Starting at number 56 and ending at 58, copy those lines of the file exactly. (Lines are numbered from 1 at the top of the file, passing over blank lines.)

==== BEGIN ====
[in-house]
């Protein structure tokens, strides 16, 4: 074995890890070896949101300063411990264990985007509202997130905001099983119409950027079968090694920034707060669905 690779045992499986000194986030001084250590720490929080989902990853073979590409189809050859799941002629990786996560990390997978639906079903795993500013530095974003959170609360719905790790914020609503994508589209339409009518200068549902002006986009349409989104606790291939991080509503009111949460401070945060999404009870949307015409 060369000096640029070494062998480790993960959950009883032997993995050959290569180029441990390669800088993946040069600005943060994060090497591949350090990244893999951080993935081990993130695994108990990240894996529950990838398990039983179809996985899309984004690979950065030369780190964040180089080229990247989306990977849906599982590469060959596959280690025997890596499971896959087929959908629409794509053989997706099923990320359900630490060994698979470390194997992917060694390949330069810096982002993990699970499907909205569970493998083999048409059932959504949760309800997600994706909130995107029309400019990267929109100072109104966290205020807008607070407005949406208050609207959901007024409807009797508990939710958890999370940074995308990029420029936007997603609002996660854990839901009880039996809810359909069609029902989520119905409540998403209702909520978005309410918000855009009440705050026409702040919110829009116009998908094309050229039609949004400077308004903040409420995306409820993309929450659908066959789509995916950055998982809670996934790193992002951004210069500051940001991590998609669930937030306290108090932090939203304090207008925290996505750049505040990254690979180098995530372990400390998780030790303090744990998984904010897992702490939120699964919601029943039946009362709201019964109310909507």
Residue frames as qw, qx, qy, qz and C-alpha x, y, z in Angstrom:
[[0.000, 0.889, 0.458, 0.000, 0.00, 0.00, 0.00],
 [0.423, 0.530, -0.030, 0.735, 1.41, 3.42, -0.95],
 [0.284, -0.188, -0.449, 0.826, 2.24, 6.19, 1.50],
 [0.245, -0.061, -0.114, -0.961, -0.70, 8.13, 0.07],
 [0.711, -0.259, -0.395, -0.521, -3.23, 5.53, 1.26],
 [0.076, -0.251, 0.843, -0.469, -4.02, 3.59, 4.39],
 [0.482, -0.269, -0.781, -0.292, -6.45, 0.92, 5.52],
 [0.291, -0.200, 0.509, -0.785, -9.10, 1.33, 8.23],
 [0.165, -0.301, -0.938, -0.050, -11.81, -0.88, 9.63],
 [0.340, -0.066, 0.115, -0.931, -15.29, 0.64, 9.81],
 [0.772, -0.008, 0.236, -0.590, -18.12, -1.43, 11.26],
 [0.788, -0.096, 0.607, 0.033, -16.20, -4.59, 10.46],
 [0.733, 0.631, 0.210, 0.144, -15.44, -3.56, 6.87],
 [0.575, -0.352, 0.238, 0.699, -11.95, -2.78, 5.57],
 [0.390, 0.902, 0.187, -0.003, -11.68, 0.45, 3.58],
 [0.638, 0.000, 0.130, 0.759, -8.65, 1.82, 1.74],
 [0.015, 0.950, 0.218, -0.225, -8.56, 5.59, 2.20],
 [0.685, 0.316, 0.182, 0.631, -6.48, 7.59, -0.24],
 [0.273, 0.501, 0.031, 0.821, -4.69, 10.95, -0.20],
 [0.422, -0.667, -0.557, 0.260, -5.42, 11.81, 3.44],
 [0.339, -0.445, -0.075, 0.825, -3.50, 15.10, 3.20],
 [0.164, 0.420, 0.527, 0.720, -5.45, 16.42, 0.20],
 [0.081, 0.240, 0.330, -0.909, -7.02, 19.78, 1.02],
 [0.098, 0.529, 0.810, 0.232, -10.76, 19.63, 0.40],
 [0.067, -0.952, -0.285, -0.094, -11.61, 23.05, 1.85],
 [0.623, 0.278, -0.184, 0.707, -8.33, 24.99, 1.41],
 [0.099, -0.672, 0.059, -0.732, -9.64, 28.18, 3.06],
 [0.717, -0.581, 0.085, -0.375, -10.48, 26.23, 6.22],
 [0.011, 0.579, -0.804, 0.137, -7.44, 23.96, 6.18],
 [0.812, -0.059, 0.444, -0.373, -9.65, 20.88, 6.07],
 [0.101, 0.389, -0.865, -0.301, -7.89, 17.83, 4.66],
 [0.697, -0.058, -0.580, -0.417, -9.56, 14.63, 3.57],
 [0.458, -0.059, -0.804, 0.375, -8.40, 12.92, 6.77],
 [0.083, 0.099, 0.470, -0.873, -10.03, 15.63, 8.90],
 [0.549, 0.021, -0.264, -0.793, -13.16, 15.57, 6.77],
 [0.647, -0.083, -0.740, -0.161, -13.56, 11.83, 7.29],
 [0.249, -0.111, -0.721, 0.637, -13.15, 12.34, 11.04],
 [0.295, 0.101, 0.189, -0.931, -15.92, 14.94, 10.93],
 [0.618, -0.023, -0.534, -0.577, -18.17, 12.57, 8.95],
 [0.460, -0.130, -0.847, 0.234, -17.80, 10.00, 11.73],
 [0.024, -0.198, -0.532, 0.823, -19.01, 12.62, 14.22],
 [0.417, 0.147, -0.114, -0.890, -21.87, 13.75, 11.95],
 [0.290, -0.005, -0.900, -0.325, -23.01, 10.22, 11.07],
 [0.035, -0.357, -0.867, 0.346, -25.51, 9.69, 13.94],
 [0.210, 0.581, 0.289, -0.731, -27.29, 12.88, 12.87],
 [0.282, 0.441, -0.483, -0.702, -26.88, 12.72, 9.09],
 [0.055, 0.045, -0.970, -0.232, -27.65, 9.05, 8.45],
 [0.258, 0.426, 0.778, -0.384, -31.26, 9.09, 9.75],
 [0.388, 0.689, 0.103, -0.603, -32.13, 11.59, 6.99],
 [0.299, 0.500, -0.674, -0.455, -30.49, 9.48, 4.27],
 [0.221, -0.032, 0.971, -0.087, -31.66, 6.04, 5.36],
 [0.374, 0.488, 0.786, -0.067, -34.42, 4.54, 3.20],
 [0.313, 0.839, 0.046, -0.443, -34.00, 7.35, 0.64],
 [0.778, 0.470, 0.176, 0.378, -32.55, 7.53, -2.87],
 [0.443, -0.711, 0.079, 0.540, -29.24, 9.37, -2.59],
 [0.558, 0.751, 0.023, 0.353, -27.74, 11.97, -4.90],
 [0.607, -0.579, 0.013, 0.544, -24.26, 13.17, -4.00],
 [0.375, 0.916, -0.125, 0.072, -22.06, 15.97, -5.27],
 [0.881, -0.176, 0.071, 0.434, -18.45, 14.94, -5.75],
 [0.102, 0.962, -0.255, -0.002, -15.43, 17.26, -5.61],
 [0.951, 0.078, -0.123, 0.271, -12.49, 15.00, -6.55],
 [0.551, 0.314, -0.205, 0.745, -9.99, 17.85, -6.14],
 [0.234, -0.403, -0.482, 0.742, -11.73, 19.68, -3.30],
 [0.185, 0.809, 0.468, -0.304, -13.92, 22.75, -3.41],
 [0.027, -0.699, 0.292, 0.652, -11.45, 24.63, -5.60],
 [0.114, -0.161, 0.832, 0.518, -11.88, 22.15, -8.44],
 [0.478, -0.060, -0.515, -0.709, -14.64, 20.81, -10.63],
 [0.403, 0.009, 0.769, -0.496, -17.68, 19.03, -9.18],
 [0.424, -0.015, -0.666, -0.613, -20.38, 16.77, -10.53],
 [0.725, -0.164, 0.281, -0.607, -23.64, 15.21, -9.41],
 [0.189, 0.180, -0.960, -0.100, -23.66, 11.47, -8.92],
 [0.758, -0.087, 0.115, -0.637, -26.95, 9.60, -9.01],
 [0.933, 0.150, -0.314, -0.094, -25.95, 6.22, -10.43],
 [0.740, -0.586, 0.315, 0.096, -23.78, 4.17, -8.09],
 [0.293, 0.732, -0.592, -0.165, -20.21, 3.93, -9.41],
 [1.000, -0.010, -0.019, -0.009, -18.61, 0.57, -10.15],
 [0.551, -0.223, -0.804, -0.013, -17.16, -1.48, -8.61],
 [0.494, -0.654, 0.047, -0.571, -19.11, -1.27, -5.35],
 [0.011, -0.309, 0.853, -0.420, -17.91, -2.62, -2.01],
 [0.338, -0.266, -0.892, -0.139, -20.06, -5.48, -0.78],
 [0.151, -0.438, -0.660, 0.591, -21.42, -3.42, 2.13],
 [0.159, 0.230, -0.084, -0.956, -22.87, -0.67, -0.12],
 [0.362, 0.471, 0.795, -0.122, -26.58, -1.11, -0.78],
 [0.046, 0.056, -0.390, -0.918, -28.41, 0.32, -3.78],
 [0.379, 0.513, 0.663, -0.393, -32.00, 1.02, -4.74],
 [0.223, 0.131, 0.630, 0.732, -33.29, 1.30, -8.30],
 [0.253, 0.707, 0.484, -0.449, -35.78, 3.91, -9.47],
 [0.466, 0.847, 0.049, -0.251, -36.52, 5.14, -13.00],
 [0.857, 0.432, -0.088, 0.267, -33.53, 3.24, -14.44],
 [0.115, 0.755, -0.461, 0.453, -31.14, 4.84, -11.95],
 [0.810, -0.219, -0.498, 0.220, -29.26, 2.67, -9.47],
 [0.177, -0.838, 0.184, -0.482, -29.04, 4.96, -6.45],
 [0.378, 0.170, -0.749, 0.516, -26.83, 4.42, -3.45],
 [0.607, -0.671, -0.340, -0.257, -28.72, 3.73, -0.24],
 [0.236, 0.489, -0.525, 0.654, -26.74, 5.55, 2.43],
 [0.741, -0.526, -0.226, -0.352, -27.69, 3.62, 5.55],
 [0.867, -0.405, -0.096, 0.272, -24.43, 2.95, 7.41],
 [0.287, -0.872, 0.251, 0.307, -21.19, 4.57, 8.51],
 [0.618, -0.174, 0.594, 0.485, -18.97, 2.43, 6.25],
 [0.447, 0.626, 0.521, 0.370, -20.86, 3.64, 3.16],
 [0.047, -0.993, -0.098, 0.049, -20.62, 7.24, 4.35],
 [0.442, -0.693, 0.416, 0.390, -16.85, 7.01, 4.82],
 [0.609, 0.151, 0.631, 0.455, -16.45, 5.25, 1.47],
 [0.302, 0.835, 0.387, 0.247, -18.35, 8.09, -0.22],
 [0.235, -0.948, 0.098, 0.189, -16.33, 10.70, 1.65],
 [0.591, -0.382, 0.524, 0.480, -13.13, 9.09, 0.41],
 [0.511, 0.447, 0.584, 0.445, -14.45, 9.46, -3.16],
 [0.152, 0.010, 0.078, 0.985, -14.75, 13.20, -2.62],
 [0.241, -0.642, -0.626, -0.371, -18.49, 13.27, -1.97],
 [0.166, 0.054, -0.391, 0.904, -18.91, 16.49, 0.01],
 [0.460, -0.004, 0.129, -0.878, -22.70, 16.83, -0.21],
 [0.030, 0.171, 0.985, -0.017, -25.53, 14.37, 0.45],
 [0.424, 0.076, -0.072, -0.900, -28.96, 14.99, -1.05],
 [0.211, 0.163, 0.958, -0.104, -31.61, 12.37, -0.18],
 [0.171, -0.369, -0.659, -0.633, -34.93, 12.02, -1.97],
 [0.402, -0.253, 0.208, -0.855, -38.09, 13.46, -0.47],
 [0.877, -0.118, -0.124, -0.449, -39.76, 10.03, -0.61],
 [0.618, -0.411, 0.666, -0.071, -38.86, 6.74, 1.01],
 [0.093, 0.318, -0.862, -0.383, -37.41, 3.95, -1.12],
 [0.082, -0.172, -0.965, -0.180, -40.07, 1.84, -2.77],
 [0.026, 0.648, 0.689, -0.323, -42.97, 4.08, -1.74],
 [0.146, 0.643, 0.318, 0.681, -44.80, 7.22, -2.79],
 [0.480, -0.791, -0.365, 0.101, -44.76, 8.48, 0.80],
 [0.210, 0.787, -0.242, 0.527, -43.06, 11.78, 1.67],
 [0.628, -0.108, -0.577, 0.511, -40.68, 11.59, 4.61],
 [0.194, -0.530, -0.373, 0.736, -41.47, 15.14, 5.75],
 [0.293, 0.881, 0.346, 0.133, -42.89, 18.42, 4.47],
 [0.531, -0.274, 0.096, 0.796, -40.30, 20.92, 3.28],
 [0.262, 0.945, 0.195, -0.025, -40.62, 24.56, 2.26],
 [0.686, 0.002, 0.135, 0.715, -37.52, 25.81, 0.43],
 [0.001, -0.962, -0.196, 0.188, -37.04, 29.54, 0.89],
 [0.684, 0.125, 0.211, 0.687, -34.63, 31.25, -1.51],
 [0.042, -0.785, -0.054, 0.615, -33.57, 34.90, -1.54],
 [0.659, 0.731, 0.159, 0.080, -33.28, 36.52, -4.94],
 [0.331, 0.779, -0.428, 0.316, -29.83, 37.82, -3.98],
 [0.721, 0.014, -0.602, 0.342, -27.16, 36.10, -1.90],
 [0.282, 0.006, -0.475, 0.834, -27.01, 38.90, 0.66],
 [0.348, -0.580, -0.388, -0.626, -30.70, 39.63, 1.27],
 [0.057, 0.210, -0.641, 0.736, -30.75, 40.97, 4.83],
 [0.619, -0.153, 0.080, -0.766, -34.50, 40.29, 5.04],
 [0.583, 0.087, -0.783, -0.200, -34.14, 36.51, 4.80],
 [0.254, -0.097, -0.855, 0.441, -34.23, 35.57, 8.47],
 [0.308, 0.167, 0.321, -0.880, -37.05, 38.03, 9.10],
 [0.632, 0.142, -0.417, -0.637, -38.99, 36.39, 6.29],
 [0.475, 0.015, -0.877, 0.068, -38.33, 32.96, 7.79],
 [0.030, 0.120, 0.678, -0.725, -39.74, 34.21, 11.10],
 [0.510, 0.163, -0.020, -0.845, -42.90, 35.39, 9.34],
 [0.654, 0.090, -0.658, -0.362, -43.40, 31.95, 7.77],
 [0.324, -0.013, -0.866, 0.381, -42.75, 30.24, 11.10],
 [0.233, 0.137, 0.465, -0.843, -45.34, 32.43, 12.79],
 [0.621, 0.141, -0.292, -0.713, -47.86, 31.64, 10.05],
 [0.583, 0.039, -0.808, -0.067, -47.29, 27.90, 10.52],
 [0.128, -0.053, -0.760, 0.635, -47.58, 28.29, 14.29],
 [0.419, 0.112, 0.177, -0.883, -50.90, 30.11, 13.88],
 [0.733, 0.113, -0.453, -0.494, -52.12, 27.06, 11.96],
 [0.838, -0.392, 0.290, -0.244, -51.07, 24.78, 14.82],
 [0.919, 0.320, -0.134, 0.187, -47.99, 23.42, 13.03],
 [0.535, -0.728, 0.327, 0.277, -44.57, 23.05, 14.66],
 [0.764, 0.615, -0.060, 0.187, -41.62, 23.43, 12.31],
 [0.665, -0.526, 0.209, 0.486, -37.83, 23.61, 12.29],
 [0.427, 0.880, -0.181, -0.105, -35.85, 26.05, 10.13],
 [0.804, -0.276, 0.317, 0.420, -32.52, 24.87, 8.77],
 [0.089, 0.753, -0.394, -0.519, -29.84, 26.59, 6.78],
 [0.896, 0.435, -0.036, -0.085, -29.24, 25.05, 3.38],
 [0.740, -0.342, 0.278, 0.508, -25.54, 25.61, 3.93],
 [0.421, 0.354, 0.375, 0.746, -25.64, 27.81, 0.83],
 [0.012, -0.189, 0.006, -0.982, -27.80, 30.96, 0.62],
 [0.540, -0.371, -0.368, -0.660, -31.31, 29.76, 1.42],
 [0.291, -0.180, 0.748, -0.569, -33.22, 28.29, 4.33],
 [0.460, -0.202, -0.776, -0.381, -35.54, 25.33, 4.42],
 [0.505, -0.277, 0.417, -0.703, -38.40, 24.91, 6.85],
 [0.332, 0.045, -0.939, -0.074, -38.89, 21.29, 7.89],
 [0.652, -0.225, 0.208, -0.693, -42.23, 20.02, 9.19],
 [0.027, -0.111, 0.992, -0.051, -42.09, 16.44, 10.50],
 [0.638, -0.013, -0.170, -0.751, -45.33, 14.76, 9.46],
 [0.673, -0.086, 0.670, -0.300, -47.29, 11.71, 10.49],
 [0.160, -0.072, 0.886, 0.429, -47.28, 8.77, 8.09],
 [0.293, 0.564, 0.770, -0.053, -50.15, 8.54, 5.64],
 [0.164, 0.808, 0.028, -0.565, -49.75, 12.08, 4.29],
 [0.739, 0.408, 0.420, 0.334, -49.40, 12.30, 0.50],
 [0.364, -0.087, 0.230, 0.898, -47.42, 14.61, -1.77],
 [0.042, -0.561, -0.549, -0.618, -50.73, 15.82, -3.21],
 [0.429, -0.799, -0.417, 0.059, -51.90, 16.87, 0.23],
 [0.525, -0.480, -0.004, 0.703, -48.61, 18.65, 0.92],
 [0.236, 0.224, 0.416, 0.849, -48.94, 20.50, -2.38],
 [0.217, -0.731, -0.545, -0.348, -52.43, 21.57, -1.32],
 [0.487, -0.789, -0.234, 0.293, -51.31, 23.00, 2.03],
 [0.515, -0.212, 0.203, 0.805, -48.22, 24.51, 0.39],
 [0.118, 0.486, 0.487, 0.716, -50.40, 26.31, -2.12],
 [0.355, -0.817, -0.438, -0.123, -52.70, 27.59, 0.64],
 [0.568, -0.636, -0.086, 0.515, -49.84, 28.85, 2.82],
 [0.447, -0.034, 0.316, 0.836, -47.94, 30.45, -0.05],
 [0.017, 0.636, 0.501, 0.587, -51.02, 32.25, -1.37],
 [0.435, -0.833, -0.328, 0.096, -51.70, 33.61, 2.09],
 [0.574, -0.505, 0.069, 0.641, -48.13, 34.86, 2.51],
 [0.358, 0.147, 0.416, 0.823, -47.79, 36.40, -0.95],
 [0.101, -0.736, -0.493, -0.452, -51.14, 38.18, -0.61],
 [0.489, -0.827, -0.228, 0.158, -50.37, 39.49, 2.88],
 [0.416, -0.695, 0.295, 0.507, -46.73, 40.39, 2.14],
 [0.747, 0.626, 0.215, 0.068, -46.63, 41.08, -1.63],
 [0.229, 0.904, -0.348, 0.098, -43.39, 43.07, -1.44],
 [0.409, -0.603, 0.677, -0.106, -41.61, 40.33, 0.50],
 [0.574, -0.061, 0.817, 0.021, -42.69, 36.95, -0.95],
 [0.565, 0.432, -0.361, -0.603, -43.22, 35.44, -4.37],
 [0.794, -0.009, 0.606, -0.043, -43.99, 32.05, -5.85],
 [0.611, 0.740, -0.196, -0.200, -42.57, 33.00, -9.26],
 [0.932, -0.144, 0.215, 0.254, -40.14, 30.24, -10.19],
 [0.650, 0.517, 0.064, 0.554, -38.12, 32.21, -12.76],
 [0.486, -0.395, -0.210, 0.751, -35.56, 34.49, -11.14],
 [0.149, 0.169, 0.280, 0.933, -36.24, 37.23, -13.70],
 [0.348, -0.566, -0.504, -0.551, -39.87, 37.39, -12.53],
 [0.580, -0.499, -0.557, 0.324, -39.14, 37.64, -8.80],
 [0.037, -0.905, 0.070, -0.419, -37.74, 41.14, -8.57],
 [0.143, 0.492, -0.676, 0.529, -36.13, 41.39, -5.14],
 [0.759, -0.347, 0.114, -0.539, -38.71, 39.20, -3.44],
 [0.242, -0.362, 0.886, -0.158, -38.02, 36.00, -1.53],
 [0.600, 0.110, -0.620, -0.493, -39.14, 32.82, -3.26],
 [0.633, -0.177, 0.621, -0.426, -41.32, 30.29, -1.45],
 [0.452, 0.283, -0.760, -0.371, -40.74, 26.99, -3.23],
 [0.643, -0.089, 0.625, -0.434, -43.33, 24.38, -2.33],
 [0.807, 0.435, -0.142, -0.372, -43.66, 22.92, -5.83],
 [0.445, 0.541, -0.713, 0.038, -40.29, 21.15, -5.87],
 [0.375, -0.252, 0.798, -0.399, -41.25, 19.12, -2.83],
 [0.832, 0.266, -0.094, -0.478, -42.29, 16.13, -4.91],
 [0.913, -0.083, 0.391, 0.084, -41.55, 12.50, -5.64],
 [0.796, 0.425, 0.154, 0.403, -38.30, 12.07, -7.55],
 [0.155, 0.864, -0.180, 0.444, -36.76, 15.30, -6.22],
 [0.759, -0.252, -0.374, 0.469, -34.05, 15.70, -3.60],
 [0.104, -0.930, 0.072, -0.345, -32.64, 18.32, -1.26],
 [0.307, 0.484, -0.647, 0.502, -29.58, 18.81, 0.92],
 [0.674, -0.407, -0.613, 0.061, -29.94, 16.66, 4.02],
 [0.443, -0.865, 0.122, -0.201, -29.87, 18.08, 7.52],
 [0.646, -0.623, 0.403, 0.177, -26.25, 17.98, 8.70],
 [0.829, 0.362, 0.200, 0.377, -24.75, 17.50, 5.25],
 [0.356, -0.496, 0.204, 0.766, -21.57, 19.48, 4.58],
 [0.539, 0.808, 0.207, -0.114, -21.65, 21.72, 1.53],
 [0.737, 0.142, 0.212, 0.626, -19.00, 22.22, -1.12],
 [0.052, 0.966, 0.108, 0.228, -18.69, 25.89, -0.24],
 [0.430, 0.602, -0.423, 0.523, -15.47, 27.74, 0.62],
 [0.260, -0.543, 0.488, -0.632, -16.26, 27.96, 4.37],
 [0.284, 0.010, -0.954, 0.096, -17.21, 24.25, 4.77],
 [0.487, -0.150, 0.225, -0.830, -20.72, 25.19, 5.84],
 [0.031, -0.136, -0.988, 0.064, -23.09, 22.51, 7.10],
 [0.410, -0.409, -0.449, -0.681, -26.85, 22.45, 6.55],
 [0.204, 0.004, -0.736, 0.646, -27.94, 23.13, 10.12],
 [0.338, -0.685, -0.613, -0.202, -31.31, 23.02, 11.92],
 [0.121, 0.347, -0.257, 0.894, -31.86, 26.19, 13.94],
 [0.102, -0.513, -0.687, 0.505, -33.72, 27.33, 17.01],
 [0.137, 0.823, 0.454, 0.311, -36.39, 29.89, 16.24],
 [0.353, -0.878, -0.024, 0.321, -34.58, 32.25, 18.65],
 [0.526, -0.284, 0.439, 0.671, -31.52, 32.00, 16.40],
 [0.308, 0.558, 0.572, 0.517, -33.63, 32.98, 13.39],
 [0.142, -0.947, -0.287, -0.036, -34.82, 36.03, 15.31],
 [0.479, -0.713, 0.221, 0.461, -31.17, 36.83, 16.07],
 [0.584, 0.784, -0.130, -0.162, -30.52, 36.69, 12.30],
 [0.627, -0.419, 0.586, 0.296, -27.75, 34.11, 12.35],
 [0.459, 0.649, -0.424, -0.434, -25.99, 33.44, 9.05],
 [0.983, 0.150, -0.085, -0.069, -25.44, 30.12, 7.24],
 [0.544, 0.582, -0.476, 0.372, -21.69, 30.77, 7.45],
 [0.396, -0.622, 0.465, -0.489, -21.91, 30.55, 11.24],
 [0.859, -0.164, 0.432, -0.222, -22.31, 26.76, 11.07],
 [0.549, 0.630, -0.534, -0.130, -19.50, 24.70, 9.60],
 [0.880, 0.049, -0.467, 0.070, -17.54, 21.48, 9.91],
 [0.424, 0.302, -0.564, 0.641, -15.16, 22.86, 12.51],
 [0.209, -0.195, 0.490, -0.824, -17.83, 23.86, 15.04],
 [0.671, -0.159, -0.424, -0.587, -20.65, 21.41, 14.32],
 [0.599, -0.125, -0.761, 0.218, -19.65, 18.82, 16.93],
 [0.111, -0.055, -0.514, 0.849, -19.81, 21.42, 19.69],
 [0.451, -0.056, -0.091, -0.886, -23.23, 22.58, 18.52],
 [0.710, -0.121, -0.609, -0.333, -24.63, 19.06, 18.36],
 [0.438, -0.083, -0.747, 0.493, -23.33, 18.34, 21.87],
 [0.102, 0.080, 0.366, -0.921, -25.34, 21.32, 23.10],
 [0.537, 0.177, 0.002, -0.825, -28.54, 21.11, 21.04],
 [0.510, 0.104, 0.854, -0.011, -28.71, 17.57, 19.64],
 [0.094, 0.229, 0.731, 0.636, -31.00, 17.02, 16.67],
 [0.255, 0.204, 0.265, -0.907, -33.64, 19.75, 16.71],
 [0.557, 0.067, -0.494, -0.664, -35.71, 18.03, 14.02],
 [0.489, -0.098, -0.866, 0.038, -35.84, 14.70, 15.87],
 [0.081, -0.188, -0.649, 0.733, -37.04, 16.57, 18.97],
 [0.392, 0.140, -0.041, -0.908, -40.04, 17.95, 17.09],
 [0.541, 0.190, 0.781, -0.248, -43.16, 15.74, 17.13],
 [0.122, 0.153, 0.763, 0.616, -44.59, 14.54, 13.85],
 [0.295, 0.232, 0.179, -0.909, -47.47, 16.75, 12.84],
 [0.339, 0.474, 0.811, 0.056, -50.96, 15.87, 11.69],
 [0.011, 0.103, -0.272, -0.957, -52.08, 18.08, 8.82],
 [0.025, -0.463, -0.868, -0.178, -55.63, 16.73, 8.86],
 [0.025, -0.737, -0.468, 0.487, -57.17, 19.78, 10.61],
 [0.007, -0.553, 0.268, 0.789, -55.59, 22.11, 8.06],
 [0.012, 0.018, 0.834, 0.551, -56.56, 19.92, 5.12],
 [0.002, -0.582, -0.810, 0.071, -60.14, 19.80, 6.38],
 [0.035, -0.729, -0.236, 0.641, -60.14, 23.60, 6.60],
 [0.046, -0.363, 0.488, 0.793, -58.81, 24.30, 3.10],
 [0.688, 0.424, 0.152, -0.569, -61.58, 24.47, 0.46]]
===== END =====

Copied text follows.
 [0.313, 0.839, 0.046, -0.443, -34.00, 7.35, 0.64],
 [0.778, 0.470, 0.176, 0.378, -32.55, 7.53, -2.87],
 [0.443, -0.711, 0.079, 0.540, -29.24, 9.37, -2.59],